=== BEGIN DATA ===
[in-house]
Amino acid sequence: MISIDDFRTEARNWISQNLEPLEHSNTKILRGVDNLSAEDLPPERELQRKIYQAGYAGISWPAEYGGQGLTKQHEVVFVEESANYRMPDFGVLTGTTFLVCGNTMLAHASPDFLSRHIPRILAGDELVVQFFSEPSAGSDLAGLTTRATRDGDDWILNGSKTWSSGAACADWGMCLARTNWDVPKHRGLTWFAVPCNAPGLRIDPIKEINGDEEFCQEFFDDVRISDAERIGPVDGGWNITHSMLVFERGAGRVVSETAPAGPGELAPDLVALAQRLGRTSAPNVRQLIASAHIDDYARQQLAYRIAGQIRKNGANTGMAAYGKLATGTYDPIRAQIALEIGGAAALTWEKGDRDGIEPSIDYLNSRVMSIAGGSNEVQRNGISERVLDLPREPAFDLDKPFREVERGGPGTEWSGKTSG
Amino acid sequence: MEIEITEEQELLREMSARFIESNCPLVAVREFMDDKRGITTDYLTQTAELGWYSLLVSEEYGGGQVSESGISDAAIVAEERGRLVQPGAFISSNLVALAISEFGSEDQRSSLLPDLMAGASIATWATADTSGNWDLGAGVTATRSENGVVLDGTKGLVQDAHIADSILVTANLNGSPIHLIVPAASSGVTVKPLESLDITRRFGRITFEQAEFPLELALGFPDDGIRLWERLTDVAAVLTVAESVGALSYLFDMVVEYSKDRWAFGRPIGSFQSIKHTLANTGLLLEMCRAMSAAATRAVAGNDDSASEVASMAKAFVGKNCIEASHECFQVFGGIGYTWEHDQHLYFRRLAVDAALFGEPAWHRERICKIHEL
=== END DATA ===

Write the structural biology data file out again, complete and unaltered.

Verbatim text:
[in-house]
Amino acid sequence: MISIDDFRTEARNWISQNLEPLEHSNTKILRGVDNLSAEDLPPERELQRKIYQAGYAGISWPAEYGGQGLTKQHEVVFVEESANYRMPDFGVLTGTTFLVCGNTMLAHASPDFLSRHIPRILAGDELVVQFFSEPSAGSDLAGLTTRATRDGDDWILNGSKTWSSGAACADWGMCLARTNWDVPKHRGLTWFAVPCNAPGLRIDPIKEINGDEEFCQEFFDDVRISDAERIGPVDGGWNITHSMLVFERGAGRVVSETAPAGPGELAPDLVALAQRLGRTSAPNVRQLIASAHIDDYARQQLAYRIAGQIRKNGANTGMAAYGKLATGTYDPIRAQIALEIGGAAALTWEKGDRDGIEPSIDYLNSRVMSIAGGSNEVQRNGISERVLDLPREPAFDLDKPFREVERGGPGTEWSGKTSG
Amino acid sequence: MEIEITEEQELLREMSARFIESNCPLVAVREFMDDKRGITTDYLTQTAELGWYSLLVSEEYGGGQVSESGISDAAIVAEERGRLVQPGAFISSNLVALAISEFGSEDQRSSLLPDLMAGASIATWATADTSGNWDLGAGVTATRSENGVVLDGTKGLVQDAHIADSILVTANLNGSPIHLIVPAASSGVTVKPLESLDITRRFGRITFEQAEFPLELALGFPDDGIRLWERLTDVAAVLTVAESVGALSYLFDMVVEYSKDRWAFGRPIGSFQSIKHTLANTGLLLEMCRAMSAAATRAVAGNDDSASEVASMAKAFVGKNCIEASHECFQVFGGIGYTWEHDQHLYFRRLAVDAALFGEPAWHRERICKIHEL